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Why the Vitamin A Confusion in Pregnancy!!??

We want to fall pregnant or we do, and we are told to ensure we are taking iodine and folate. Cool okay sounds simple...

But is it really that simple?

Do we need anything else?

We have an exhaustive list of what to avoid?

Are we avoiding some foods we could actually benefit from?

We are growing not only a human being but another organ (placenta)! We need a variety of nutrients to assist these processes.

When it comes to Vitamin A – we are told to avoid eating foods that contain it due to high levels causing toxicity. But what is the risk of avoiding it?

Public Health guidelines do need to be this black and white for many reasons, this is completely understandable as it needs to be achievable by the masses and keep the general population safe. However, like everything in conception and pregnancy, there are nuances.

Vitamin A is one of these things. We are told that it can cause birth defects if eaten in high volumes. You may choose to make a different decision based on this and your diet/health

Vitamin A has an important role in fertility and hormone production; it is essential for early foetal development, contrary to what everyone focuses on, we need vitamin A for eye formation, genital/urinary tract development, brain development, diaphragm development, heart, kidneys and lungs (!)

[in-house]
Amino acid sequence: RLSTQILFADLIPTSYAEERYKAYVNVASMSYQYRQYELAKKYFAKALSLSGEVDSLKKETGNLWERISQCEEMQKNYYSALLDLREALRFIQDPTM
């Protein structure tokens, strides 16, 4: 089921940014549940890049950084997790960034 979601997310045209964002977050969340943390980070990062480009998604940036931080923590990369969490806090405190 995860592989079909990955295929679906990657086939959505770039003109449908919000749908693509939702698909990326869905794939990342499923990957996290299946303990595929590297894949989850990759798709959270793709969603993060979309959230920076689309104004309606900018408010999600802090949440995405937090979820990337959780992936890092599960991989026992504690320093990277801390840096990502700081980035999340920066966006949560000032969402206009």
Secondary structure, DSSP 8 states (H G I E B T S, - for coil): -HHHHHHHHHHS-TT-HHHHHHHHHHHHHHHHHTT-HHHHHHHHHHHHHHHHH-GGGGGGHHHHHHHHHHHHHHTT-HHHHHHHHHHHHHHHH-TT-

It does important things for our lung function, immune system and the integrity of the gastrointestinal tract.

So as you can see - Vitamin A is a vital vitamin in pregnancy and conception!!

There are 2 forms: retinol (animal foods) and carotenoids (from plant foods) that your body can convert to retinol at some capacity, that process can be challenging especially to some individuals who have certain genetic variations on how their bodies function.

Beta-carotene and carotenoids function as antioxidants but they don’t actually function as vitamin A until your body goes through a process of conversion to retinol.

Firstly, Vitamin A is a fat-soluble vitamin. This means, you need fat to help absorb and utilise this vital nutrient. Fat in your diet is crucial for all fat-soluble vitamins (like vitamin D!)

We get Vitamin A in foods such as:

- Oysters, clams, mussels

- Animal fat: beef, pork, chicken skin, lamb

- Egg yolk

- Full fat dairy products

- And the most abundant, and nutrient dense: liver.

What about beta-carotene, that’s vitamin A, no?

Technically, yes. Beta-carotene which is found in many plant foods, CAN convert to retinol which is the active form of vitamin A. HOWEVER – there is a large number of people (45%) that cannot successfully convert beta-carotene to retinol due to a genetic mutation (BCM01) which means they end up with much less vitamin A intake. Plus, like all plant foods, it is a lower bioavailability unlike the higher bioavailability in animal products. So this is why we cannot rely solely on plant foods for our vitamin A intake.

Insufficient intake of vitamin a is really common – about 80% of women at reproductive age are generally not eating enough.

Albeit an older study, there was one in the 90’s in the Netherlands which suggested 70% of the women in the study who did not consume liver in their diet, did not meet the RDI of vitamin A. Liver is the most nutrient dense form of vitamin A. A serving of chicken liver equates to approximately 1600IU which is well below the upper limit of 10,000IU (daily).

If you’re not consuming liver – you’re probably going to be in that high percentage of women not meeting the RDI of Vitamin A!

Since the year 2000, there have been 700,000~ babies born with the defect called congenital diaphragmatic hernia – where the diaphragm does not form properly. This is quite serious and has been linked to potential vitamin A deficiencies (!!) Because people are too scared to take ANY vitamin A, even in their multi vitamin.

What should you be looking for in your prenatal vitamin?